Thanks for sharing! Can I please request the following:'An outback Australian landscape with T-rex dinosaurs being chased by ducklings''The Buddha attaining enlightenment with galaxies entering his mind'
'An AI using a laptop computer to watch YouTube'
'The Tesseract from the movie Interstellar, with inverted colours'
'The aftermath of Global nuclear war'I'm so curious! Thanks a lot!
So much one could critique in this article, but one simple question: should we also stop doing cancer/CVD/dementia research? These are also intended to extend the period of healthy lifespan. The only difference with anti-aging is that it's targeting the root cause (i.e. biological hallmarks of aging) rather than the symptoms of aging i.e. diseases of aging. And if you believe we should pursue only the less effective means of extending healthy lifespan, you would need to find some compelling reason to justify spending $billions on extending lifespan by a few months, rather than potentially several years/decades.
Copied from the response to another, similar, comment:
There are a number of publicly-traded longevity biotechnology companies. You could invest in Unity Biotechnology (NASDAQ:UBX) or Proteostasis Therapeutics (NASDAQ:PTI), for example.
I also recommend the Longevity Market Cap newsletter.
Here are some links that may be useful:https://investoraccess.masterinvestor.co.uk/events/investing-in-the-age-of-longevity/https://transhumanplus.com/investments-on-antiaging/https://investingnews.com/daily/life-science-investing/longevity-investing/longevity-research-companies/https://www.nanalyze.com/2019/08/top-10-companies-longevity/
If you're referring to median lifespan, we already know that many factors increase lifespan by up to 10-15 years in humans cumulatively: exercise, fasting, diet and so on. So it is highly likely that therapies (e.g. mTOR inhibitors) that potentially act through similar pathways will extend median lifespan. In terms of maximal lifespan, I'm not sure of the strength of those theoretical reasons in light of mechanisms of aging such as cellular senescence, which is known to strongly contribute to the aging phenotype in mice and humans and which can be removed in humans now (2020 study). Evolution is not optimizing for lifespan...only on gene transmission. So in general, I think arguments along the lines of 'as humans we are hitting our natural limit of lifespan' are poorly substantiated.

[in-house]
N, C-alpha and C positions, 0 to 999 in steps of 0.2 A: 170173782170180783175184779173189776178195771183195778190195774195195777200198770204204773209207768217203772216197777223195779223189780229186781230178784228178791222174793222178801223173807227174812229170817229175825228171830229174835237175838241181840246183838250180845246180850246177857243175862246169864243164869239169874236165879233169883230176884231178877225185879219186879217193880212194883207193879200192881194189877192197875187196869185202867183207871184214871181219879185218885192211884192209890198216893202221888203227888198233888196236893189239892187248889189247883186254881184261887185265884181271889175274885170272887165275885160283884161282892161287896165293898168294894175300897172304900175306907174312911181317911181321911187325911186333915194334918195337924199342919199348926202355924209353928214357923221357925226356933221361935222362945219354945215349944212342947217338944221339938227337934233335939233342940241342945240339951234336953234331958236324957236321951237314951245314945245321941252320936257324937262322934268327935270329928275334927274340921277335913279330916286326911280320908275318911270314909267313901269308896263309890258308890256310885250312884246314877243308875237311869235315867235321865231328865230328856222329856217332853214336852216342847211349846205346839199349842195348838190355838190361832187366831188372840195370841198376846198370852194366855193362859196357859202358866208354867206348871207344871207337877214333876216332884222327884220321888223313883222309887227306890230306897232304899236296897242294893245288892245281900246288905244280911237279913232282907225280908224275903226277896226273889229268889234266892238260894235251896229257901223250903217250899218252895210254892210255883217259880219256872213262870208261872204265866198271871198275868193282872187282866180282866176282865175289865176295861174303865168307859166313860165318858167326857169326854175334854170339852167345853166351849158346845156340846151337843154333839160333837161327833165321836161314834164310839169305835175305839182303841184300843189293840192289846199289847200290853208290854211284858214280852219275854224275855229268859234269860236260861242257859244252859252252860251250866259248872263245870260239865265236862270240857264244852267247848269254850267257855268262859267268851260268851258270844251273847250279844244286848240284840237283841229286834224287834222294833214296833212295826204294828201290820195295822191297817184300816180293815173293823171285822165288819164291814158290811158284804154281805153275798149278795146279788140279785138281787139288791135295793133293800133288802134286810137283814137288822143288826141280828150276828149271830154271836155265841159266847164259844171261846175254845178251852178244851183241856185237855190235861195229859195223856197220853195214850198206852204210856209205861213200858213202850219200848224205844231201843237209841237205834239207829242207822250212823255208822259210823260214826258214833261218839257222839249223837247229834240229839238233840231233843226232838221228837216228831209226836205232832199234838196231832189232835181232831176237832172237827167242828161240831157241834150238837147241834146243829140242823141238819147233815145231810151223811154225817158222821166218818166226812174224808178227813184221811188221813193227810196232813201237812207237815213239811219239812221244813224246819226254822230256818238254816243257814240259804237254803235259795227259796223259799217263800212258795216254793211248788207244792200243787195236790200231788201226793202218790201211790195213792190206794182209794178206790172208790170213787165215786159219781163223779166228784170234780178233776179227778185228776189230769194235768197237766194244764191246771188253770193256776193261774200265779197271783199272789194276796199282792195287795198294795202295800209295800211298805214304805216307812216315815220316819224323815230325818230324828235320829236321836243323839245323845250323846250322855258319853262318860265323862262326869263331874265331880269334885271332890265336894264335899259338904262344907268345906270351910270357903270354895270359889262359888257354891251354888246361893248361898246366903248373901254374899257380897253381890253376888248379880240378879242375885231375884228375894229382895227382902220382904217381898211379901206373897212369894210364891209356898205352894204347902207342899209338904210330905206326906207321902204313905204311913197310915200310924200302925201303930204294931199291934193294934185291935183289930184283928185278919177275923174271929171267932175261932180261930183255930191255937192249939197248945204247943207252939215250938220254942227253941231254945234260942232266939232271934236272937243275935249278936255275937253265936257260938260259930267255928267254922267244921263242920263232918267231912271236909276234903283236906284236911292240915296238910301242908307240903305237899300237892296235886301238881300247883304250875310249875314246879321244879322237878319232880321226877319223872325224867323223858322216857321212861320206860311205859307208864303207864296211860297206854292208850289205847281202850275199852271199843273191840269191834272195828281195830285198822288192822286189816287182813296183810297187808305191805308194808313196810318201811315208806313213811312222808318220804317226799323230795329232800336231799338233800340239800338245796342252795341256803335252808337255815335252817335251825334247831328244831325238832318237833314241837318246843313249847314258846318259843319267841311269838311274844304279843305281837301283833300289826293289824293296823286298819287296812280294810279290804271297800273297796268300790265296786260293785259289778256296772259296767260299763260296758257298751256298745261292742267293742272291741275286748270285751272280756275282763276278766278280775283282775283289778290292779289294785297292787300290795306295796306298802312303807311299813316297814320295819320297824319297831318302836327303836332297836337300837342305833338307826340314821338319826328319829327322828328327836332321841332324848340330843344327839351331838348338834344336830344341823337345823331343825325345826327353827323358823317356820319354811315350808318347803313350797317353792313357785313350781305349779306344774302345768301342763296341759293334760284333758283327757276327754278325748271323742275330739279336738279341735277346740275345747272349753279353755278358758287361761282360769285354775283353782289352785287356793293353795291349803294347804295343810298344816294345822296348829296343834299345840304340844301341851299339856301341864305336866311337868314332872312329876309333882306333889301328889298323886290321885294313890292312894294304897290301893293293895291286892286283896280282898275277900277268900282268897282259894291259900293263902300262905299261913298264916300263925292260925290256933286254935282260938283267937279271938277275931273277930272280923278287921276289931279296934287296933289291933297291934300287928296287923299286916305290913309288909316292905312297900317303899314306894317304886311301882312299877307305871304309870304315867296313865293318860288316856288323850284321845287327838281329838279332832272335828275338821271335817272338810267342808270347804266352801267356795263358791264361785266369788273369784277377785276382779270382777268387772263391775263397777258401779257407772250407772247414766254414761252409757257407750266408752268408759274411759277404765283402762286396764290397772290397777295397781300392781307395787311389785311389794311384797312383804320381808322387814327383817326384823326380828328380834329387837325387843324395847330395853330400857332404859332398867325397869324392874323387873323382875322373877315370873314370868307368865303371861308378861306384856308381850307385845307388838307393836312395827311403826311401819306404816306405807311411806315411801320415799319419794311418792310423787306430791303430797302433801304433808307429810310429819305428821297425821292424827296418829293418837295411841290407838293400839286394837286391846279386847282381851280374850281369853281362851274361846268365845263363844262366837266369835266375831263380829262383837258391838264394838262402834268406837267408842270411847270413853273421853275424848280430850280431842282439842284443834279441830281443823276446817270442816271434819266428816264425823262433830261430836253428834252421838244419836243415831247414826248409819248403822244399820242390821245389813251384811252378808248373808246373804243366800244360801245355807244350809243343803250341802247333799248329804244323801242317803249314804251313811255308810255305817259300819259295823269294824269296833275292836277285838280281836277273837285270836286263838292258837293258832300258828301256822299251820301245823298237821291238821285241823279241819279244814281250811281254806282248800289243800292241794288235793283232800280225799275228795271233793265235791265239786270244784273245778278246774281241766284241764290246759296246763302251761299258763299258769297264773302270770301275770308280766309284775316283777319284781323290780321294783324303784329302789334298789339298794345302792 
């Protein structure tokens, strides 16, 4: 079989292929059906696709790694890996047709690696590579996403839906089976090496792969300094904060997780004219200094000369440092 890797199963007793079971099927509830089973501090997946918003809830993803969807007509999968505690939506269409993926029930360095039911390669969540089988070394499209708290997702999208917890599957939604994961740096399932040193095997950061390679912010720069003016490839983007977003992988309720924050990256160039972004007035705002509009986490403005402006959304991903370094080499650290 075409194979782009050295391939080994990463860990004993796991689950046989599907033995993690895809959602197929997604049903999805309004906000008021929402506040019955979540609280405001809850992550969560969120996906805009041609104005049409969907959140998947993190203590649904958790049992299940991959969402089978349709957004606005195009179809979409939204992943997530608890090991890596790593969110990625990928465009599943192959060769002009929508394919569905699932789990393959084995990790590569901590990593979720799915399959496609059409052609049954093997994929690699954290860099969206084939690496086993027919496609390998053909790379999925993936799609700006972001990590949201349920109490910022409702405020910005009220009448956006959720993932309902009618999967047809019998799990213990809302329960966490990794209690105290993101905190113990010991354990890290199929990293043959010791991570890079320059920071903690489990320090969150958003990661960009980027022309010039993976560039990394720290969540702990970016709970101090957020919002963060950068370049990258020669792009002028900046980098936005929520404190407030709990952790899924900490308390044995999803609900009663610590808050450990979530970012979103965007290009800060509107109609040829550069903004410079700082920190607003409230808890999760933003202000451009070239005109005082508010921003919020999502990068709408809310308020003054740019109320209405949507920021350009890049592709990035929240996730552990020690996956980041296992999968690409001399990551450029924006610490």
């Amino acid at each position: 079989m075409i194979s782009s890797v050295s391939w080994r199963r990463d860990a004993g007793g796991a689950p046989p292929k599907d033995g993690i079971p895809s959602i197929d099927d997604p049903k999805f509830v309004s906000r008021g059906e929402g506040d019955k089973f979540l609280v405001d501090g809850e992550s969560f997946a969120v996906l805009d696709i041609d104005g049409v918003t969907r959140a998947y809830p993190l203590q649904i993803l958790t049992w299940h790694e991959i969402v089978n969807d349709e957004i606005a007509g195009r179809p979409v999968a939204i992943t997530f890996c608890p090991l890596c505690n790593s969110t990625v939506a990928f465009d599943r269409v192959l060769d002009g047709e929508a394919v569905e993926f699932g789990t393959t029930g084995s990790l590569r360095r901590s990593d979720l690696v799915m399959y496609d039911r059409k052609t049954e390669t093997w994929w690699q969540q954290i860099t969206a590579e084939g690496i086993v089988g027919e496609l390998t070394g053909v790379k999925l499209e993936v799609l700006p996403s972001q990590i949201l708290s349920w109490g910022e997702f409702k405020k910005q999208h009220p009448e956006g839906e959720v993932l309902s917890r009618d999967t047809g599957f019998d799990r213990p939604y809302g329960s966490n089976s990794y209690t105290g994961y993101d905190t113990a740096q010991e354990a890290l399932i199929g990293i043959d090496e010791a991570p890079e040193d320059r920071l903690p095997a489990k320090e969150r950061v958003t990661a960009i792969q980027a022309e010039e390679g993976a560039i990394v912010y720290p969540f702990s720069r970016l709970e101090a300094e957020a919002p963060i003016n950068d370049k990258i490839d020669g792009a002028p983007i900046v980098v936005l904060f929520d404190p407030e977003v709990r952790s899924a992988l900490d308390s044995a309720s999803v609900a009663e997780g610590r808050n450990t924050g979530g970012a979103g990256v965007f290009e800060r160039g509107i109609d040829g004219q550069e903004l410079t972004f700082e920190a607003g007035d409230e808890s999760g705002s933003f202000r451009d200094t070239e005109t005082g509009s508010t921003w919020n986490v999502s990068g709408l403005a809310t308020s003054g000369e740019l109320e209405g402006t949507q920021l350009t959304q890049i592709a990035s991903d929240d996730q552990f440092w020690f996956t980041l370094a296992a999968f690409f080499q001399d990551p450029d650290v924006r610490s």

Some have calculated lifespan would be 2800-8900 years on average without aging. https://www.iii.org/fact-statistic/facts-statistics-mortality-riskhttps://math.stackexchange.com/questions/3044194/whats-the-average-life-expectancy-if-only-dying-from-accidents
Great - have you seen the existing Metaculus questions on anti-aging by Matthew Barnett and others?
Hi bardstale,'Deregulated nutrient sensing' is one of the 9 hallmarks of aging covered in the article, and includes insulin signaling (IGF-1, etc) - that is, insulin signaling pathways.
Dietary protocols such as the fasting-mimicking diet (FMD) and ketogenic diets attenuate IGF-1 which is potentially beneficial for longevity. However, lifestyle protocols were not the focus of this article, since ultimately, lifestyle interventions alone are not likely sufficient to extend maximal lifespan beyond 125 years. Another way to phrase this, is that these diets are 'anti-aging' insofar as they slow the rate of aging, but not reverse it to a level that could potentially be achieved with therapies.
The goal of anti-aging research is to provide new therapies that can allow us to live much longer than is available with the best approaches today (diet/exercise/meditation/low stress etc.).
Hi icemtel, There are a number of publicly-traded longevity biotechnology companies. You could invest in Unity Biotechnology (NASDAQ:UBX) or Proteostasis Therapeutics (NASDAQ:PTI), for example.
I also recommend the Longevity Market Cap newsletter.For larger investments, you could also look into longevity biotech VC's such as Apollo Health Ventures.
I did not include the Tel Aviv/HBOT study since it is not considered a promising approach to anti-aging by most researchers in the field. The conclusions of the study are potentially misleading, due to the highly improbable senolytic effect of oxygen therapy.In my recent interview with Dr Aubrey de Grey, I asked him about this same study (timestamp: 40:30), and he said that it was enormously over-hyped. I encourage you to read this article, which explains the media circus around the study, and critiques the science: https://www.lifespan.io/news/media-circus-surrounds-hyperbaric-oxygen-study/
Thank you very much, I appreciate it. This is only a short introduction to the field, and I plan to write several follow-up articles in the near future to create a larger sequence (covering: aging and COVID-19, the ethical arguments for/against anti-aging, aging and cancer, and more anti-aging therapy approaches).